How to Sink a Fundraising Juggernaut in Three Days: Lessons From the Komen Debacle

It takes a special kind of skill to completely alienate two separate and fundamentally opposed groups of people. Last week, however, the Susan G. Komen for the Cure Foundation managed to accomplish exactly that. They lost the support of people who believe in affordable, accessible heath care for lower-income and uninsured women when they cut funding to Planned Parenthood, and they lost the support of the anti-choice faction when they (sort of) reversed that decision. Here’s the thing. That first group? They’re intelligent. They do research. They’re not going to turn around and support the Komen Foundation again because they decided that buckling under political pressure from the right was maybe a horrifying PR decision. And the anti-choicers? They won’t see one dime of their donation possibly being used for an organization that performs abortions (even though Komen Foundation grants were earmarked for breast cancer screening and mammogram referrals). They’ve lost credibility with pretty much everyone.

With the unimaginable shitstorm on the Komen Foundation’s Facebook page – first from now-former supporters furious about the decision to cut funding to Planned Parenthood, and then from now-former supporters furious about restoring Planned Parenthood’s ability to apply for grants, and while whoever is staffing the page frantically deletes critical posts as soon as they’re posted – it seems that there are no current supporters. Just angry people.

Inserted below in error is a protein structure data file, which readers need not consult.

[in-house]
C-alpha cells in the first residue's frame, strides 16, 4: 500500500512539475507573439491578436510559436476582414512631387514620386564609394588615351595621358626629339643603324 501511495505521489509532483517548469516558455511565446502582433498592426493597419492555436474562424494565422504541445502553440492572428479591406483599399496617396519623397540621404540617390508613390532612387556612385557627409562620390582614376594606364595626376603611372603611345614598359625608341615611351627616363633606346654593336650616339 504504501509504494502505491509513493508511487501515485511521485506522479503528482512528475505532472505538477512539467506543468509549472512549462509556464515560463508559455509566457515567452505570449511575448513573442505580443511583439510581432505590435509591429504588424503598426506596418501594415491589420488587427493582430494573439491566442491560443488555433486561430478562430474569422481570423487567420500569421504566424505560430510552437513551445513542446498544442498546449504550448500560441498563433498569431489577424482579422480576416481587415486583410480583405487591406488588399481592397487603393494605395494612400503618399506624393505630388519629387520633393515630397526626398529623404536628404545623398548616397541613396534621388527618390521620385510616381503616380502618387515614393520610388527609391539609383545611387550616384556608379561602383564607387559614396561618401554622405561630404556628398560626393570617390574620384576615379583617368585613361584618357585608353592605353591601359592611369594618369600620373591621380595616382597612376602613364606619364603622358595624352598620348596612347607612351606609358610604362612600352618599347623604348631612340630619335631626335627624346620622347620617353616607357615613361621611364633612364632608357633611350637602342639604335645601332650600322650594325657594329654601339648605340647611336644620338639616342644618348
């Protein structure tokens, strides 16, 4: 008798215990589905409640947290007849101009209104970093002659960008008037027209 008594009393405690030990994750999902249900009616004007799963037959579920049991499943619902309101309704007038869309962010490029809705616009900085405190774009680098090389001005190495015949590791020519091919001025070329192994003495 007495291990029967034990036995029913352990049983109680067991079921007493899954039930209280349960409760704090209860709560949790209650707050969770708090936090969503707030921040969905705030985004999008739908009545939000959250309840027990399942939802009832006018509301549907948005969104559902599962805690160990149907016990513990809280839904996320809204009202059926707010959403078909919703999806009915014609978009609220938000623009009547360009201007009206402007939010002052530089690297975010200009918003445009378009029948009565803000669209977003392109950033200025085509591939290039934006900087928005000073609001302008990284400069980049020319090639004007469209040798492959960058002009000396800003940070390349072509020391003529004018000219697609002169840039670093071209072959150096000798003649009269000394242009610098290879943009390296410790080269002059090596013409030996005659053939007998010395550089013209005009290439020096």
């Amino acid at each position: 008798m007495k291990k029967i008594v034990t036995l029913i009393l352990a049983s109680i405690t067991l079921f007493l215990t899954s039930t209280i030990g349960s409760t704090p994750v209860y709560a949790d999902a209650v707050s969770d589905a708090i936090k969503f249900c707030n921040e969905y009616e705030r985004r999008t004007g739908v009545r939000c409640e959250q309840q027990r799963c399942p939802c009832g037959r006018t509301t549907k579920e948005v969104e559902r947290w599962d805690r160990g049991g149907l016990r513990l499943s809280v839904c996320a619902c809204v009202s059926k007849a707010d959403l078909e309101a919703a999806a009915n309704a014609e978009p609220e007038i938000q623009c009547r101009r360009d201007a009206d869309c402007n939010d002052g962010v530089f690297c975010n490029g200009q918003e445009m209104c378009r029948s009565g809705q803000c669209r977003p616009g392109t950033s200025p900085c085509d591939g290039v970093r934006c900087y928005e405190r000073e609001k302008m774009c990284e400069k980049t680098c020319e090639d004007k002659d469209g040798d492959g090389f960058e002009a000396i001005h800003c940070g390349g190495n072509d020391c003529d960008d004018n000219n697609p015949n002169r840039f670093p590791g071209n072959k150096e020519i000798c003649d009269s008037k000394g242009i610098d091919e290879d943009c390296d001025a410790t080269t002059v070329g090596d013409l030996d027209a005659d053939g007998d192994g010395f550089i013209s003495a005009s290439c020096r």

Pro-choice supporters were angry enough for someone to apparently hack Komen’s website to change the home page:

Screenshot of hacked Komen website
Screenshot courtesy of P-Mag's own ipomoea

Anti-choice supporters were angry enough about the reversal to demand their donations back and to storm the SGKftC Facebook page spouting their choicest anti-abortion rhetoric, up to and including asserting that the lives of the “unborn babies” are more important than those of uninsured and lower-income women, which is, sadly, nothing new. As much as the anti-choice support was disappointing, if the Komen Foundation had stuck to its decision and rebranded itself (because if there’s something they love, it’s branding!) as an anti-choice organization, there would have been a shift in alignment: pro-choice former supporters would turn their support elsewhere, including directly to Planned Parenthood, as was evidenced in the few days after the original announcement, and the Komen Foundation would have carved out a niche for itself in the right-wing, anti-choice world. By reversing their decision (again, sort of), they angered the right-wing support they had gained, but – and this is the critical point, here – they did not regain the support of the pro-choice former supporters they had infuriated with their original decision. The damage had already been done.